The escalation of the Islamic world’s war is against those who are insufficiently pure in their Islam practices and are not as obedient as desired or worse, not a worshipper of Allah and Muhammad and the true chain of the roots of Allah’s path from Abraham through Hagar, Sarah’s maidservant which she gave Abraham so he could produce an heir, a son. This son was Ishmael, who eventually fathered the progeny from Abraham and Hagar, presumably producing Muhammad, thus spawning Islam many centuries later. This new religion of Islam was supposed to be a furtherance of the Judeo-Christian lines and bring peace and one final message for humankind by which to live in peace and harmony, or at least that was how it presumably started. After being rebuffed, scorned and thrown out of Mecca, Muhammad went to Medina where the prophesy continued and changed its flavor and methods as Muhammad…
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Last week’s heinous murder of Jo Cox MP sent shock waves throughout Britain, leading to a justified chorus of condemnation. Her assassination was a direct attack on a dedicated and hard working MP and a cruel blow to her family. It was also a paralysing assault on democracy itself.
While her killing highlighted the most odious elements of British life, the immediate reaction showed up the best parts of the national character.
Cross party rancour was replaced by unanimity and space was given to honour her memory. But what is inexcusable are the repeated attempts to draw political capital from her murder. This is precisely what many in the Remain camp have done to their discredit.
The liberal commentariat, having long ago decided that much of the British public was infected with prejudice and bigotry, turned this shocking event into a story about right wing extremism.
First there was a quite chilling headline in the Daily Star titled ‘MP dead after attack by Brexit gunman’. The clear insinuation was that there was a political motive behind the crime, effectively tarnishing the Leave camp.
On April 11, 2016, the Executive Board of UNESCO adopted a resolution called “Occupied Palestine.” The title immediately exposes it as a biased document. That is not surprising. All the texts adopted by UNESCO concerning the Middle East are biased.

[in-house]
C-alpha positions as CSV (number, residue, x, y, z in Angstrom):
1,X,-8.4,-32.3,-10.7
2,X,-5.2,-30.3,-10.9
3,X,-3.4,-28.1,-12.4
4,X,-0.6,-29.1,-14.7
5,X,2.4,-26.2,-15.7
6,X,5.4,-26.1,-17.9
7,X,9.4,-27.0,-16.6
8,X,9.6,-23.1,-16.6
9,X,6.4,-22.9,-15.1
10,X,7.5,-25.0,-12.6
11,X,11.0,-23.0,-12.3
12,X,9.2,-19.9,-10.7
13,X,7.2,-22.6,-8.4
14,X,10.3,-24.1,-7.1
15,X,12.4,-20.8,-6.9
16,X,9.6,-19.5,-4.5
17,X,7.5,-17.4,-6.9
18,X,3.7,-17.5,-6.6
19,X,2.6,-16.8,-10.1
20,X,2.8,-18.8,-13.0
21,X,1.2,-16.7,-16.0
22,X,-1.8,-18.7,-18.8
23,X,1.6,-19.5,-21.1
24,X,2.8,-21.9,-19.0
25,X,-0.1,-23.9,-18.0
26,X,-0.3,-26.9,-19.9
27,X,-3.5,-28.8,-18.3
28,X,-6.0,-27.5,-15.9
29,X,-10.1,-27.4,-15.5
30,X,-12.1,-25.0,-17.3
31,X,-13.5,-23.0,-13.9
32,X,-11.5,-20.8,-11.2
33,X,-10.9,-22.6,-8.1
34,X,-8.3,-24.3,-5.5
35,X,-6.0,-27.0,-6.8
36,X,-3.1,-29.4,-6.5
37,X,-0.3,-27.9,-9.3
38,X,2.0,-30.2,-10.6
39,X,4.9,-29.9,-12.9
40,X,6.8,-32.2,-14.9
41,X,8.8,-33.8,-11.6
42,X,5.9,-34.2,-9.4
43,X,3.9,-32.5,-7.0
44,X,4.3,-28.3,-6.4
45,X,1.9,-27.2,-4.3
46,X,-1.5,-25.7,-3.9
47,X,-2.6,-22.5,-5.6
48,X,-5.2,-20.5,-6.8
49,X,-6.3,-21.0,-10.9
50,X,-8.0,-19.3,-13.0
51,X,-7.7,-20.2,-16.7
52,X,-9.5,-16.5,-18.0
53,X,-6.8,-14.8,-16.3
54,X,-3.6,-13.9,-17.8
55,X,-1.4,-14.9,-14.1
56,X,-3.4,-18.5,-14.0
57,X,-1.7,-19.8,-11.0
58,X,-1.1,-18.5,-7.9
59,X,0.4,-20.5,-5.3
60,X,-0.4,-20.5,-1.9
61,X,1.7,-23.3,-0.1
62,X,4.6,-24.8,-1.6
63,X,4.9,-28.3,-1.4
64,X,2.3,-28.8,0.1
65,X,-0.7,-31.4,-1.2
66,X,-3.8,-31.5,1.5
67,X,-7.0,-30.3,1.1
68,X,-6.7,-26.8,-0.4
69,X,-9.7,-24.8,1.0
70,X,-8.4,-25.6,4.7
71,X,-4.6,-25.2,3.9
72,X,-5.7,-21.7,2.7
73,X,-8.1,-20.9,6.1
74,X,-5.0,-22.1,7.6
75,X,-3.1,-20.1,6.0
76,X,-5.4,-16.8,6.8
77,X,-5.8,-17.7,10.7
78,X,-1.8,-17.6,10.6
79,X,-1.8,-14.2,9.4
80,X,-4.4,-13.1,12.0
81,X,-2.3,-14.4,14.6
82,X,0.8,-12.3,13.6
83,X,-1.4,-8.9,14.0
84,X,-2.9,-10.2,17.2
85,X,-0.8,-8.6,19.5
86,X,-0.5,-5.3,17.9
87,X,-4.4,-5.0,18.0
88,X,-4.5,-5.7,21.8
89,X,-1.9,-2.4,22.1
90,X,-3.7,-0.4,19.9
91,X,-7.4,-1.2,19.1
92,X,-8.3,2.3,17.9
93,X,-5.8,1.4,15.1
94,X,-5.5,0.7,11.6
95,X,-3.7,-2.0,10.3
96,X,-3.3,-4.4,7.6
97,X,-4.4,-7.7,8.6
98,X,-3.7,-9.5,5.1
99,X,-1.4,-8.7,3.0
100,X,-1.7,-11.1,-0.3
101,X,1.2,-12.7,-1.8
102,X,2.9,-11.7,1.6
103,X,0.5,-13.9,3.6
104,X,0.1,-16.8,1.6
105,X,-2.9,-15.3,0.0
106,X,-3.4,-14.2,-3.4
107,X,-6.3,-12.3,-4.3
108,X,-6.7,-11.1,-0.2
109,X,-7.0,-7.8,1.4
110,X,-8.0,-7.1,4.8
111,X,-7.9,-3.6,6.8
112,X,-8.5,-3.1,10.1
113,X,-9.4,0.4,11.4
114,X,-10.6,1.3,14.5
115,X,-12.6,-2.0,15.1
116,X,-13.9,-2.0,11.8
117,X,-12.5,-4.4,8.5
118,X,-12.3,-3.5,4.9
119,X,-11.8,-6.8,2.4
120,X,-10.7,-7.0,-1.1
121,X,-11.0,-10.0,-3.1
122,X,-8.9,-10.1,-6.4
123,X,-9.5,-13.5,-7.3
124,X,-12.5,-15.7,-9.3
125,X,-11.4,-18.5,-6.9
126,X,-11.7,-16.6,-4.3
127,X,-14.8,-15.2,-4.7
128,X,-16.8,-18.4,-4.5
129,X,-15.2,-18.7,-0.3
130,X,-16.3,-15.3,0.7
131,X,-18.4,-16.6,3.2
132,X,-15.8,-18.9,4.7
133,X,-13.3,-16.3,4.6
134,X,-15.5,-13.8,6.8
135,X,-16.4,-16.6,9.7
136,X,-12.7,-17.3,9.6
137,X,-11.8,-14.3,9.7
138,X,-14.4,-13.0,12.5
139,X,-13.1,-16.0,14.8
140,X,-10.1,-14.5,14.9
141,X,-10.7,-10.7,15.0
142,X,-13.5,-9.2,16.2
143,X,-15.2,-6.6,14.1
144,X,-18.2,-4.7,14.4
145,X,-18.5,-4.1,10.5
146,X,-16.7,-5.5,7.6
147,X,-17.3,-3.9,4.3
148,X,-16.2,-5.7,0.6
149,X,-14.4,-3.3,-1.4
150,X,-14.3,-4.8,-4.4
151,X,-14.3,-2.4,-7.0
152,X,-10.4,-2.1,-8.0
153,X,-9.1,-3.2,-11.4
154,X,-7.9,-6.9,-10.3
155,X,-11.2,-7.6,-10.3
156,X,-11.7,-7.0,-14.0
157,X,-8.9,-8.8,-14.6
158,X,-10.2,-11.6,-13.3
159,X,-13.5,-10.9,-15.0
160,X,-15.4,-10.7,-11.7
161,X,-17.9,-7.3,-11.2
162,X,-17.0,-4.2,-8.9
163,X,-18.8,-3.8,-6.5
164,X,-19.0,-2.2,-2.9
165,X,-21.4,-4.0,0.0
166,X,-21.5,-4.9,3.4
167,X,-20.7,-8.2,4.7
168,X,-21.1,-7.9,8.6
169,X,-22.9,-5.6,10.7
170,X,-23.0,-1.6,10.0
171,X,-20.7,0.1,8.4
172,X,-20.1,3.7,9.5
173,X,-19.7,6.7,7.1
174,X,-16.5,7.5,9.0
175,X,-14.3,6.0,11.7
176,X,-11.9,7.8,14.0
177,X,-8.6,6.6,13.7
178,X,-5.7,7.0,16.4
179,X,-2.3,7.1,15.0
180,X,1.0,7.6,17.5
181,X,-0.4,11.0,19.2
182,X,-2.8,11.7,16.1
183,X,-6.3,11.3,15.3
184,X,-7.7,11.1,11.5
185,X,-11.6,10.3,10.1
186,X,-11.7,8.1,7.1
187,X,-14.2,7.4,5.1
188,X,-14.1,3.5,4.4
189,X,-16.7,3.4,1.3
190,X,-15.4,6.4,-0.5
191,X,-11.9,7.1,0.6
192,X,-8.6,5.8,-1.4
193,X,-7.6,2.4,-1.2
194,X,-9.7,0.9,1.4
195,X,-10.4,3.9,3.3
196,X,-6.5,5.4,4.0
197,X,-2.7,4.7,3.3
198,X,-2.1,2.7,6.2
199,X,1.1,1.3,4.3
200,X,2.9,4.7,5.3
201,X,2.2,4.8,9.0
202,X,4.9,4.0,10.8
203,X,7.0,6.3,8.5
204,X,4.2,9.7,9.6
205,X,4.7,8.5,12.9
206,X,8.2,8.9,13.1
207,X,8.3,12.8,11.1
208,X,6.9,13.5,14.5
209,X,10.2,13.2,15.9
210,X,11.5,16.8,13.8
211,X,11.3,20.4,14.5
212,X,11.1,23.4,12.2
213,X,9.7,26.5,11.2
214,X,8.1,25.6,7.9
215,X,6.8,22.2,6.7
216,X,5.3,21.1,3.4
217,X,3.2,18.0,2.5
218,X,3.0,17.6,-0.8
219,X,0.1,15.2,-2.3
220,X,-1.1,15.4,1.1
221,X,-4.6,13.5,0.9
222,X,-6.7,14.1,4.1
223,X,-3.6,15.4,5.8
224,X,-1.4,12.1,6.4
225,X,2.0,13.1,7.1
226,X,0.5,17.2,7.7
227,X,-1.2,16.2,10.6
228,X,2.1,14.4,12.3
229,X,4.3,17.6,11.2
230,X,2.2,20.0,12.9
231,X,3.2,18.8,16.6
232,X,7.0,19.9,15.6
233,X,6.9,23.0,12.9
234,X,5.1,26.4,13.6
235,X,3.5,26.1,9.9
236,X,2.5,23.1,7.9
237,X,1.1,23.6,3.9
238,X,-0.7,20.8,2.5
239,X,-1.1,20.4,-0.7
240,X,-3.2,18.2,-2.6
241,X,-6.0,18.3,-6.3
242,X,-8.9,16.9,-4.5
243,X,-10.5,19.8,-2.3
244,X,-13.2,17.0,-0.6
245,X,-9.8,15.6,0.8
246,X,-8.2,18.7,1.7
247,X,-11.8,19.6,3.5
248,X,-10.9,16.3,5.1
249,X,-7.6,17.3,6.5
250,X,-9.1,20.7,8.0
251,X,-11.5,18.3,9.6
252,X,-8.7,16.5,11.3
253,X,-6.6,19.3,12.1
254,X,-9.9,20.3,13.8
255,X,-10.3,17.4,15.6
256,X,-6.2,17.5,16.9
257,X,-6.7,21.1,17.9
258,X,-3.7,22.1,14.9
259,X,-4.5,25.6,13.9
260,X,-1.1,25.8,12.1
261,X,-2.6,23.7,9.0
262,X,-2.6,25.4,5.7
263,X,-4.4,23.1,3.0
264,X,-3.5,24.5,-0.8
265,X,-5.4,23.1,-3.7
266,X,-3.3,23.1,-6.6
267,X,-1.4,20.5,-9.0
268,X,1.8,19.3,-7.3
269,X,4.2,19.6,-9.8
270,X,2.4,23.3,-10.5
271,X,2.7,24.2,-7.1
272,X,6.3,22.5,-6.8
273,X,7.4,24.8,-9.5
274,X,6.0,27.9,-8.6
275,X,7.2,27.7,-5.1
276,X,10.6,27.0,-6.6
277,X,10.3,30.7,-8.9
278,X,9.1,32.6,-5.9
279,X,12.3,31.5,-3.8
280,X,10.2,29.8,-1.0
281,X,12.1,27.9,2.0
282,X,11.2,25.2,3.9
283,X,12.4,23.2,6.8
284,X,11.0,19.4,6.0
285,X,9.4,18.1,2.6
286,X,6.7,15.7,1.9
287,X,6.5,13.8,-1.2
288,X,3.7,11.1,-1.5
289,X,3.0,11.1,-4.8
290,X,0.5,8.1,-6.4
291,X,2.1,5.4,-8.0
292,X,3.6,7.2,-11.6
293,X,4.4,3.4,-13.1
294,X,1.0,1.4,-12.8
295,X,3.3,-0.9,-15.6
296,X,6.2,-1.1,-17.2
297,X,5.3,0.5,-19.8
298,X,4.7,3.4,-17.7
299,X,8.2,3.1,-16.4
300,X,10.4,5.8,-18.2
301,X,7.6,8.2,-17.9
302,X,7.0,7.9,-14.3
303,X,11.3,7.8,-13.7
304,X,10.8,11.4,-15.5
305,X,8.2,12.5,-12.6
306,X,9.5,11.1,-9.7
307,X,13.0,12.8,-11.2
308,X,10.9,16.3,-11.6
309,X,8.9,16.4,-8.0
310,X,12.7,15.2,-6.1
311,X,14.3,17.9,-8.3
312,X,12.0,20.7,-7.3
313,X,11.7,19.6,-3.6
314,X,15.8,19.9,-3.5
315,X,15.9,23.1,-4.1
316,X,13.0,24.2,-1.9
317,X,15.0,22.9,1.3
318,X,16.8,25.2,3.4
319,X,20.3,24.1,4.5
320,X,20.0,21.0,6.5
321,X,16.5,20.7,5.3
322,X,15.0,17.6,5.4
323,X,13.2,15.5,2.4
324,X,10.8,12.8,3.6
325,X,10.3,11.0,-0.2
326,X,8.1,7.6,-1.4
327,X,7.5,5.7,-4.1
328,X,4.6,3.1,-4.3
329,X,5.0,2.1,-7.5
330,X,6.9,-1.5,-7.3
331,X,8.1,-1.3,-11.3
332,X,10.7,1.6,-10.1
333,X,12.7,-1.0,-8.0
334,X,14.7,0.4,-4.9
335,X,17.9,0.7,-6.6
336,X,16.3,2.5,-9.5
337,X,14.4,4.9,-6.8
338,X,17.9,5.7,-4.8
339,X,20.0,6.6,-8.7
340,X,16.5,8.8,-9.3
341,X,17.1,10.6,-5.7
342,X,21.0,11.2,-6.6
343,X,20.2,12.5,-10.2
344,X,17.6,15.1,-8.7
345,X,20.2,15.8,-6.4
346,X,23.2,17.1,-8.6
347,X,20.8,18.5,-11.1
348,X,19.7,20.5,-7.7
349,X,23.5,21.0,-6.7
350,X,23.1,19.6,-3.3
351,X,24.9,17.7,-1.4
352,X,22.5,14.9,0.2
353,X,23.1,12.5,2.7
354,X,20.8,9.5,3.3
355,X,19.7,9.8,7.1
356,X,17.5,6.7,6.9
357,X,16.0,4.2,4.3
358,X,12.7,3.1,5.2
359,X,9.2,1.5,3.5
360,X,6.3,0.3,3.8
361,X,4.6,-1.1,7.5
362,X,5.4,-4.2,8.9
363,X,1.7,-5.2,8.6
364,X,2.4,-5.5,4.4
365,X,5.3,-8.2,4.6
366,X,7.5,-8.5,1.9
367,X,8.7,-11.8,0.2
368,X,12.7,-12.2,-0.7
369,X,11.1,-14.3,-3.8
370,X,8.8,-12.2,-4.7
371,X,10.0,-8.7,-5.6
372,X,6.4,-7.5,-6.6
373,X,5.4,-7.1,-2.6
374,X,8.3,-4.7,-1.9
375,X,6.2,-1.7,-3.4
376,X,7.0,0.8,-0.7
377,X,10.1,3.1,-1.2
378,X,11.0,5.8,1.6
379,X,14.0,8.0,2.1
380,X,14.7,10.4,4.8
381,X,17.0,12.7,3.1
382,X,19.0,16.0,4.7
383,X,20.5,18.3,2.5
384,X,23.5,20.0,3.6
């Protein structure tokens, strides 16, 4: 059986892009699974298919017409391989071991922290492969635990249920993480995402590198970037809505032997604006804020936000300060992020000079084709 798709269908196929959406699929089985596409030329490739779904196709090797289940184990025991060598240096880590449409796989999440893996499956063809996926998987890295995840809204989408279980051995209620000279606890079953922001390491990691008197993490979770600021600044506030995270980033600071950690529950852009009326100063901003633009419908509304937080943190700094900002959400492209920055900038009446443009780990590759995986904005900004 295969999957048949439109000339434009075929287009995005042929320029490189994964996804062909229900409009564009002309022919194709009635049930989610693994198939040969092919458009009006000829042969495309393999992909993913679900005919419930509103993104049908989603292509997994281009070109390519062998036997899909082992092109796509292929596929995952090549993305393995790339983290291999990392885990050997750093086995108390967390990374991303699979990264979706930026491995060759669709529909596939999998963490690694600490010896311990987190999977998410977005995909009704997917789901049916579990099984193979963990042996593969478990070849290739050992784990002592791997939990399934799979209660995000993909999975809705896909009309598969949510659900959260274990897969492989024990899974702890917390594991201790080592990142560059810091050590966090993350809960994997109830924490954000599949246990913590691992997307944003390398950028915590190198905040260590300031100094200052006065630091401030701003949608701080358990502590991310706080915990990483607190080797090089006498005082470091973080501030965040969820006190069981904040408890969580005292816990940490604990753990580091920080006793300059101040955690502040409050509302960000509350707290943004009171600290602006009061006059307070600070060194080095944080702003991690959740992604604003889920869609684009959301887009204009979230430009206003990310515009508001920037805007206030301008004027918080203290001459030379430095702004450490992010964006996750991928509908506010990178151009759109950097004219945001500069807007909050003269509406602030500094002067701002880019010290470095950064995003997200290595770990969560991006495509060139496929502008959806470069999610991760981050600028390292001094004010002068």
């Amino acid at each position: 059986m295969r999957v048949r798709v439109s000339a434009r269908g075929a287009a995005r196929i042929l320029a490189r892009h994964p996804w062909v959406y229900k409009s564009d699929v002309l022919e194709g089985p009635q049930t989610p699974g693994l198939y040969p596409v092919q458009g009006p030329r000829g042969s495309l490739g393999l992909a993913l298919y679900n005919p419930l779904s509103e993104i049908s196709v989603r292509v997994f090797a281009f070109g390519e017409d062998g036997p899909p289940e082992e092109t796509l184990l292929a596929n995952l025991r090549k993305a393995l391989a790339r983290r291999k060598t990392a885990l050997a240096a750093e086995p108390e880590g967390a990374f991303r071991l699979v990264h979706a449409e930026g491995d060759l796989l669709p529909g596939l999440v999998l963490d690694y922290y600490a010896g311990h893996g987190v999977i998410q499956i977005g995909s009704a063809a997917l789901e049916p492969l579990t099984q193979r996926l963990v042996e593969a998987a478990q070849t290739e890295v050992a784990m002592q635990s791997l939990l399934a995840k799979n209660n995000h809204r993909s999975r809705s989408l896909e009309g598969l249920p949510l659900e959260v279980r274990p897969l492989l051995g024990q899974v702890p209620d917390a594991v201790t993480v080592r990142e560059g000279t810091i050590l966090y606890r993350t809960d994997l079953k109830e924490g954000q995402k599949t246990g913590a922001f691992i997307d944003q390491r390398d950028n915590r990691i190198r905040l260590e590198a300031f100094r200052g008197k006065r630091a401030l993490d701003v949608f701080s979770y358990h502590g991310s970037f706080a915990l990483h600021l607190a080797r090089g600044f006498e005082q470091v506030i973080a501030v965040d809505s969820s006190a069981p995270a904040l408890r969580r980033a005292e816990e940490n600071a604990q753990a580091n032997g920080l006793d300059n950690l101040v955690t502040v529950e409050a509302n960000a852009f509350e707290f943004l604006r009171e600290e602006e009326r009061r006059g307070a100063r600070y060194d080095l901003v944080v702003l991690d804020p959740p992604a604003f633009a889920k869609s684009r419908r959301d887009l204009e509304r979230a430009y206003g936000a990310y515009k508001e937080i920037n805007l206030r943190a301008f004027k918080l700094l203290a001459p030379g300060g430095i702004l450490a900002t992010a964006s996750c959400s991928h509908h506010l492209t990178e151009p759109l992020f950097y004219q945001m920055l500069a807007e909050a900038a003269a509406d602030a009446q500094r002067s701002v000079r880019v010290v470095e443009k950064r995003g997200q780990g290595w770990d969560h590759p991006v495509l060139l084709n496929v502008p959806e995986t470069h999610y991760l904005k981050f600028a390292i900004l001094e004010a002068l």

However, those who read it carefully can see that a further step was taken.
UNESCO’s resolution is not only biased: it is negationist. All traces of Jewish presence in Jerusalem and Judea in ancient times are eliminated at the stroke of a pen. The Temple Mount is never mentioned. It is only called by the name al-Aqsa Mosque / Haram al Sharif. The name “Western Wall” is placed between quotation marks, to indicate that it is an invalid name: Al Buraq Wall is used without quotation marks. The graves of Jewish cemeteries are described as “Jewish fake graves.”
It is a radical anti-Semitic resolution: denying historical fact, claiming that what exists does not, presenting the history of Judaism and the Jews as lies. Accusing Jews of “planting Jewish fake graves” is the lie. It is saying that Judaism is a sham and Jews are liars and falsifiers.
The document is absolutely anti-historical, anti-fact and “anti-Zionist”: it tries unambiguously to “prove” that Israel was founded on an imposture and has no reason to exist. The document constantly describes Israel as the “occupying power” and presents it as a predatory and arbitrary country.
The referendum campaign is nearly at its end, with Britons set to start voting tomorrow, but it made sure to end on a high with a big debate in Wembley arena before a 6,000 strong audience. This meant, as Michael Deacon noted, that “every halfway coherent answer was being met with deafening acclaim”. “The crowd nearly blew the roof off”, he wrote, after Boris Johnson suggested that this week’s vote could see “independence day” for Britain from the European Union. His Mayoral successor Sadiq Khan was on feisty form for the Remain side, accusing Leavers of running “project hate” on immigration. James Kirkup saw jibes like this from Khan as a sign that immigration “will decide the referendum”. Meanwhile, Ruth Davidson took on the role of Chief Boris Basher played by Amber Rudd from last week’s ITV debate, harrying him with a raft of awkward statements he had made in the past about issues like Turkey. “Boris largely wriggled free from her direct attacks, but she kept going and wasn’t afraid to show passion,” thought Juliet Samuel. There is one more debate tonight on Channel 4, which looks to be hectic in its own way as the cast includes Rick Astley for Remain and Ulrika Jonsson for Leave.